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Fournier’s gangrene with dapagliflozin in a rural hospital: a case report
  1. Ali Elbeddini1,2,
  2. Yasamin Tayefehchamani3,
  3. Michelle Davey1,
  4. Jodi Gallinger4,
  5. Naushin Hooda5,
  6. Ahmed Aly1,
  7. Dawn Erickson6 and
  8. Stephanie Lee1
  1. 1 Clinical Pharmacy Department, Winchester District Memorial Hospital, Winchester, Ontario, Canada
  2. 2 Family Medicine, University of Ottawa, Ottawa, Ontario, Canada
  3. 3 Pharmacology, University of Toronto Leslie Dan Faculty of Pharmacy, Toronto, Ontario, Canada
  4. 4 Pharmacy, University of Waterloo, Waterloo, Ontario, Canada
  5. 5 Clinical Pharmacist, Mackenzie Health, Richmond Hill, Ontario, Canada
  6. 6 RN, Winchester District Memorial Hospital, Winchester, Ontario, Canada
  1. Correspondence to Dr Ali Elbeddini; elbeddini.a{at}gmail.com

Abstract

Sodium-glucose cotransporter 2 (SGLT2) inhibitors, which are used for treatment of type 2 diabetes, are associated with risk of urogenital infections. FDA issued a black box warning about multiple case reports of Fournier’s gangrene (FG) observed in patients taking SGLT2 inhibitors. FG is a type of necrotising fasciitis that occurs in the anogenital area. We report a case of a 71-year-old woman with type 2 diabetes on dapagliflozin, presenting with foul-smelling discharge and a large abscess in the perianal area. Her risk factors for FG included her advanced age, obesity, diabetes and trauma to the site. During her stay, dapagliflozin was discontinued and she received procedural debridement, wound care and broad-spectrum intravenous antibiotics. Due to possible association between FG and SGLT2 inhibitors, patients presenting with signs and symptoms of FG who are taking SGLT2 inhibitors should be examined for infection in the urogenital area and treated promptly.

  • endocrine system
  • infections
  • pain
  • dermatology
  • drugs: endocrine system
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Background

Dapagliflozin is a sodium-glucose cotransporter 2 (SGLT2) inhibitor used to lower blood glucose in adults with type 2 diabetes. In addition to their ability to lower blood glucose, SGLT2 inhibitors have beneficial effects on blood pressure and weight loss and have a low risk of hypoglycaemia. Emerging evidence has also demonstrated the benefits of SGLT2 inhibitors in cardiovascular disease, chronic kidney disease and heart failure (EMPA-REG (empagliflozin), CANVAS (canagliflozin) and DECLARE TIMI-58 (dapagliflozin), respectively).1–3 This class of antihyperglycaemic medications reduces blood glucose by increasing glucose excretion in the urine. Because of this glycosuric effect, bacterial growth resulting in genitourinary infections are commonly reported adverse effects of SGLT2 inhibitors.4 However, many prescribers continue to select dapagliflozin for its positive renal outcomes and cardiac benefits after carefully weighing it against the risk of urogenital infection and diabetic ketoacidosis.3

Concerns that SGLT2 inhibitors may be associated with more serious infections emerged after the FDA issued a black box warning in 2018.4 This warning described twelve cases of Fournier’s gangrene (FG) that occurred in patients taking the SGLT2 inhibitors dapagliflozin, canagliflozin and empagliflozin.5 FG, also known as necrotising fasciitis of the perineum, is a rare, rapidly progressing and potentially fatal urological emergency. Because FG is usually polymicrobial, treatment requires urgent surgical debridement and administration of broad-spectrum antimicrobials.2 Prior to this, the FDA had issued a black box warning for canagliflozin regarding leg and foot amputation risk which was removed in 2020, but remained described in the “Warnings and Precautions” section of the prescribing information.6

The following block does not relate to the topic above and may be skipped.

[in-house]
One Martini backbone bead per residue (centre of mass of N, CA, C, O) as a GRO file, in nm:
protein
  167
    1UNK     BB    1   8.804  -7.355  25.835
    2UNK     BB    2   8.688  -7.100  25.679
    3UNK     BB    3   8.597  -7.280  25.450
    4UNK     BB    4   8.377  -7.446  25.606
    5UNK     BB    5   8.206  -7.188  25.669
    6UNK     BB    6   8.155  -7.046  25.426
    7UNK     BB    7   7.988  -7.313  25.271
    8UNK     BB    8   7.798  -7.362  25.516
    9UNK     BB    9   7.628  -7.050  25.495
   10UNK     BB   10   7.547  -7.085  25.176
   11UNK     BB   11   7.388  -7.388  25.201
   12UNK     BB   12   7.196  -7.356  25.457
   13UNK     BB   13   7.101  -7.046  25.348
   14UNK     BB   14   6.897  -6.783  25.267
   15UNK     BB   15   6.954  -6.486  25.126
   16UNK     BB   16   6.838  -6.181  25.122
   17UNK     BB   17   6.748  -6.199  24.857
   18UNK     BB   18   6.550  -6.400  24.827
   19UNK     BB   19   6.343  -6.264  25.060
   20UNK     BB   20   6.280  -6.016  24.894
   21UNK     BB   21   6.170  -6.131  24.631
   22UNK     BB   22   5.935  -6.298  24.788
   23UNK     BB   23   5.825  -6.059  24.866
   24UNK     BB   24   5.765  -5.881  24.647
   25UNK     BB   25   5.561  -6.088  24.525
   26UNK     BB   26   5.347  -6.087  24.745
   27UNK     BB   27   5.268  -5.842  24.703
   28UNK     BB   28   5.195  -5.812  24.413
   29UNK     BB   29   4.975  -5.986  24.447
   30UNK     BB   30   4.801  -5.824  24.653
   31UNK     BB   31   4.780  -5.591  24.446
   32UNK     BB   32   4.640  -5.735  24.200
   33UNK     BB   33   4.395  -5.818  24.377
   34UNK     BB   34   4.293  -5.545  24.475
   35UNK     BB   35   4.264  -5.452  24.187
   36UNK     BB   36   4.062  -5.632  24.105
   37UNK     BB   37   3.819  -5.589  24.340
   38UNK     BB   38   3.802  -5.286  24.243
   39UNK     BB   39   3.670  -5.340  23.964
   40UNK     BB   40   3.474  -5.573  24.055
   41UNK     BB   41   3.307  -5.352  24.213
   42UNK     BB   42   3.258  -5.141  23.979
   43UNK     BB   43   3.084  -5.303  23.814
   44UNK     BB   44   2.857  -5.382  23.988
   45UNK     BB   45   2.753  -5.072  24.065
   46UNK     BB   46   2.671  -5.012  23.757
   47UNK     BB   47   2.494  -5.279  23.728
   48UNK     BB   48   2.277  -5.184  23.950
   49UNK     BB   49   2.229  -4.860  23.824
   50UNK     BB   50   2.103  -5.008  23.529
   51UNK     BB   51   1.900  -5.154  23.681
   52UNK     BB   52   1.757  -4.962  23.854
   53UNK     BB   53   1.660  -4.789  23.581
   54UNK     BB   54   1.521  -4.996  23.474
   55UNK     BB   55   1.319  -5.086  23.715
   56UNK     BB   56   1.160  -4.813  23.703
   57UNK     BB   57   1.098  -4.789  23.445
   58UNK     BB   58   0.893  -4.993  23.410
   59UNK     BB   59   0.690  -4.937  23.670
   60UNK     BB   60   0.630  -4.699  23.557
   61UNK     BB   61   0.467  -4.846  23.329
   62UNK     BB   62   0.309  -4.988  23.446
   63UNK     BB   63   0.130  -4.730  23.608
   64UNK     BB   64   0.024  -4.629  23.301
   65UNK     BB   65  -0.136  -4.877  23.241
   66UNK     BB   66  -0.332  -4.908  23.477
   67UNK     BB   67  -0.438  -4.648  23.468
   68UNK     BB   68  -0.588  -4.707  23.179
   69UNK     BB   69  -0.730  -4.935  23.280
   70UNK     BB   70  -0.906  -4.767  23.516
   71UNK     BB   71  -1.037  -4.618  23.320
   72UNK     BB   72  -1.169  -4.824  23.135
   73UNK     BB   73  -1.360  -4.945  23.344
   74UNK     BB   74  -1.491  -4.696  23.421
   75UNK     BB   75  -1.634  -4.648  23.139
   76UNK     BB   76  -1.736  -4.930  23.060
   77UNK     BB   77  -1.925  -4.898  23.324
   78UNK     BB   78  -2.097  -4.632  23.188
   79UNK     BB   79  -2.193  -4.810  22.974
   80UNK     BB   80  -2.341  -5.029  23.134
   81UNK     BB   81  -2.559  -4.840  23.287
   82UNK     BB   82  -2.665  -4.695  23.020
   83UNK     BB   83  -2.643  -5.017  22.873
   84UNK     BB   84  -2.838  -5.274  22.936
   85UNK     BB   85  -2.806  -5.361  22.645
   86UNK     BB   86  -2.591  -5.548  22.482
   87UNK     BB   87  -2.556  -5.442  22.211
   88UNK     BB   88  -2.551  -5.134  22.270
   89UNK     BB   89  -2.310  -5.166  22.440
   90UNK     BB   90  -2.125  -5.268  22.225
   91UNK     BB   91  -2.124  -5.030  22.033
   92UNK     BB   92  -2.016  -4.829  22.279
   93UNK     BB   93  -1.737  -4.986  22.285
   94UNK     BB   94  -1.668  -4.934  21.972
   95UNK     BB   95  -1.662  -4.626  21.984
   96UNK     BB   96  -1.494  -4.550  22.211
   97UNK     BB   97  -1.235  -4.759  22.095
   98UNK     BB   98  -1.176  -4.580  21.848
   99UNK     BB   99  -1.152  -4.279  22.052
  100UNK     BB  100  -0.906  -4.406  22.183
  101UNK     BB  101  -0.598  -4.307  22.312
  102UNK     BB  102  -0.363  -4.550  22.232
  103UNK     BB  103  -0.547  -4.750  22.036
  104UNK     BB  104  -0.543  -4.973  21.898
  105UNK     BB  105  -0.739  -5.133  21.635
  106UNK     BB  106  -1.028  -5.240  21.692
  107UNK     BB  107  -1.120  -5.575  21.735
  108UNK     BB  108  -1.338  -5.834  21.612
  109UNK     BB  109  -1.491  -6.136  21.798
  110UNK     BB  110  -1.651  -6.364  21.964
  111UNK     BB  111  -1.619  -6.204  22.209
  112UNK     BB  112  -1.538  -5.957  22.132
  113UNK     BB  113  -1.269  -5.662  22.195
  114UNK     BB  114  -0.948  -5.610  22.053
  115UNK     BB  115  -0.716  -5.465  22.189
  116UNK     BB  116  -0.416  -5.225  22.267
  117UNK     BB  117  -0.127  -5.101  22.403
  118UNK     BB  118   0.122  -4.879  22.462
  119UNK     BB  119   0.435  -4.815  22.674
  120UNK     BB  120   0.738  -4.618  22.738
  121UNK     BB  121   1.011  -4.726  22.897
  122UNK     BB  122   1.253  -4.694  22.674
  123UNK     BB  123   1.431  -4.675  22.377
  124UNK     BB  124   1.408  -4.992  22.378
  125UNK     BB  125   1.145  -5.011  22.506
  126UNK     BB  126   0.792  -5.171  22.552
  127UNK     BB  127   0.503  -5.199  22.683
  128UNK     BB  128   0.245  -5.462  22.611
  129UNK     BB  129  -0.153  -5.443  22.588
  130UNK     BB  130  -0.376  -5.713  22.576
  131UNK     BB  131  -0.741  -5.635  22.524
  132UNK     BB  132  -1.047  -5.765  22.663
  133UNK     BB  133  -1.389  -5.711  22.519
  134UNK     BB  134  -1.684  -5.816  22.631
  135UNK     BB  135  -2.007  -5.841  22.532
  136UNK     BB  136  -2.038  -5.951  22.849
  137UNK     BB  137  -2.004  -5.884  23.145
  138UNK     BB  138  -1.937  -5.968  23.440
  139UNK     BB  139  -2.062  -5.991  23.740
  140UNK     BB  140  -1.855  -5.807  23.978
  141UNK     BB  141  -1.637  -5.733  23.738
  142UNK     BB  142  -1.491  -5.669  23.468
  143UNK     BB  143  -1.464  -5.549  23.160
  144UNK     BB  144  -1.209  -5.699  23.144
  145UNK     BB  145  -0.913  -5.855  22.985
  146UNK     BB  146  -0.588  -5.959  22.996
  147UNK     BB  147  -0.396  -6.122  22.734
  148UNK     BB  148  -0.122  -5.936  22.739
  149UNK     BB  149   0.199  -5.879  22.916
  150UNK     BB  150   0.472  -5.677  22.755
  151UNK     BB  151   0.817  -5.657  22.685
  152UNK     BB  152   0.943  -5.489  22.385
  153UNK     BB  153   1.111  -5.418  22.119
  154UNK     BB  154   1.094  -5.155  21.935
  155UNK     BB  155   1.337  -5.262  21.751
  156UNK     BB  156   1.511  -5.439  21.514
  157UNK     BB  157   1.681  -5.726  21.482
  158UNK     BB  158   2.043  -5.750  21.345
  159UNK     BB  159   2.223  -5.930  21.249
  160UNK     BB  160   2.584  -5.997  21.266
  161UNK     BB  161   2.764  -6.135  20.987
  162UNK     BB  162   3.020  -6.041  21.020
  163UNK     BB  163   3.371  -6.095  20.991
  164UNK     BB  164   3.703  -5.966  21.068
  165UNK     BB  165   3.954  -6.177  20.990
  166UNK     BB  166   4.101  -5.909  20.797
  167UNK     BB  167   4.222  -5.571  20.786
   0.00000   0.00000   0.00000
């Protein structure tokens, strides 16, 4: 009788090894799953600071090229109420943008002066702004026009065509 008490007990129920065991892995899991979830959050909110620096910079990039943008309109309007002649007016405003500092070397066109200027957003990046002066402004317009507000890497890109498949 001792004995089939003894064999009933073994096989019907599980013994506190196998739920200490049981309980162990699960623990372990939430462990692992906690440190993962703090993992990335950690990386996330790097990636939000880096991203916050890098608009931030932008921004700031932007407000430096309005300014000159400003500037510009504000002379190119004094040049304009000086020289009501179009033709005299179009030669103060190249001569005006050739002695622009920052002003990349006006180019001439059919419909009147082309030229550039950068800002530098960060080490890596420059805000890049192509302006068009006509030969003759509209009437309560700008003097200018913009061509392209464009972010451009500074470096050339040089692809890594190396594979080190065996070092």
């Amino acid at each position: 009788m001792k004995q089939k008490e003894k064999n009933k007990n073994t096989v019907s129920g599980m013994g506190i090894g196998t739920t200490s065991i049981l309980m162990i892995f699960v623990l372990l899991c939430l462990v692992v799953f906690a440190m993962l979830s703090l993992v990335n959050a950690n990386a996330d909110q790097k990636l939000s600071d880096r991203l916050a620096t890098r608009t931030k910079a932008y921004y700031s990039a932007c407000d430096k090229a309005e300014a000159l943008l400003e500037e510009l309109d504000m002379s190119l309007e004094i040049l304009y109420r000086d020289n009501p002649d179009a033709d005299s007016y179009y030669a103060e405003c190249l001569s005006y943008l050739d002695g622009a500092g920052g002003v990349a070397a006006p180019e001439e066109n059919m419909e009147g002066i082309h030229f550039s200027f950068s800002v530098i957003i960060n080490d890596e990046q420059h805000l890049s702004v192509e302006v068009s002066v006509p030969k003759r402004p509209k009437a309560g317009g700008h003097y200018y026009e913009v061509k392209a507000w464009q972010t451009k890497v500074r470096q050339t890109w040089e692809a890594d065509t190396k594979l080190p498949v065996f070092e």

Risk factors for FG include diabetes, local trauma, male gender, obesity, older age, immunosuppression, HIV infection, end-stage renal or liver failure, smoking and alcohol abuse.7 The level of blood glucose control is important as uncontrolled diabetes has been linked to more severe infections requiring greater interventions and worse outcomes. Interestingly, although male gender is a risk factor for the development of FG, cases of FG occurring in patients taking SGLT2 inhibitors have been observed in males and females at similar frequencies.1 4

We present a case of FG that developed in a patient taking dapagliflozin. The patient was treated with multiple debridement procedures and broad-spectrum antibiotics. Other case reports have described the development of FG associated with SGLT2 inhibitors.8–11 However, this is the first case report portraying a female patient who developed FG while taking dapagliflozin.

Case presentation

A 71-year-old female patient presented to the emergency department (ED) of a rural hospital in Ontario, Canada after a fall in her bathroom. The patient’s medical history was significant for type 2 diabetes treated with glimepiride, dapagliflozin and linagliptin; hypertension treated with trandolapril, amlodipine and bisoprolol; and hypercholesteremia treated with rosuvastatin. The patient has been taking dapaglifozin for 5 years and has been diabetic for 8 years. She was not complaining of pain but had experienced some discomfort for a few days. On examination by the medical team, an extensive abscess was observed in the perianal area with 5 cm of necrotic tissue and foul-smelling discharge (figure 1). This was located in right ischiorectal fossa and was evaluated to be an advanced infection. She was given a single intravenous dose of 3.375 g piperacillin–tazobactam in the ED and admitted for emergency surgery and debridement. The procedures included incision, drainage and debridement of the right ischiorectal fossa abscess.

Figure 1

Necrotising tissue observed in examination.

Investigations

At presentation, her blood pressure was 139/69 mm Hg, her heart rate was 118 bpm and her temperature was 36.2°C (97.2°F). Her HbA1c was 11.7% (104 mmol/mol IFCC) and her random blood plasma glucose was 25.4 mmol/L. She presented with leucocytosis and neutrophilia with a white blood cell count of 33.2×109/L and a neutrophil count of 29×109/L. Her potassium level stayed around 3.4 mEq/L during the admission and the platelet reported at 95×109/L. Her serum creatinine was 209 μmol/L (Cockcroft-Gault eGFR of 22 mL/min/1.73 m2). Her urinalysis was positive for glucose, ketones, blood and protein, and negative for leucocytes and nitrates. Her high serum creatinine and proteinuria may have been an indication for chronic kidney disease secondary to uncontrolled diabetes; however, more serum creatinine measurements were required to definitively describe her kidney status.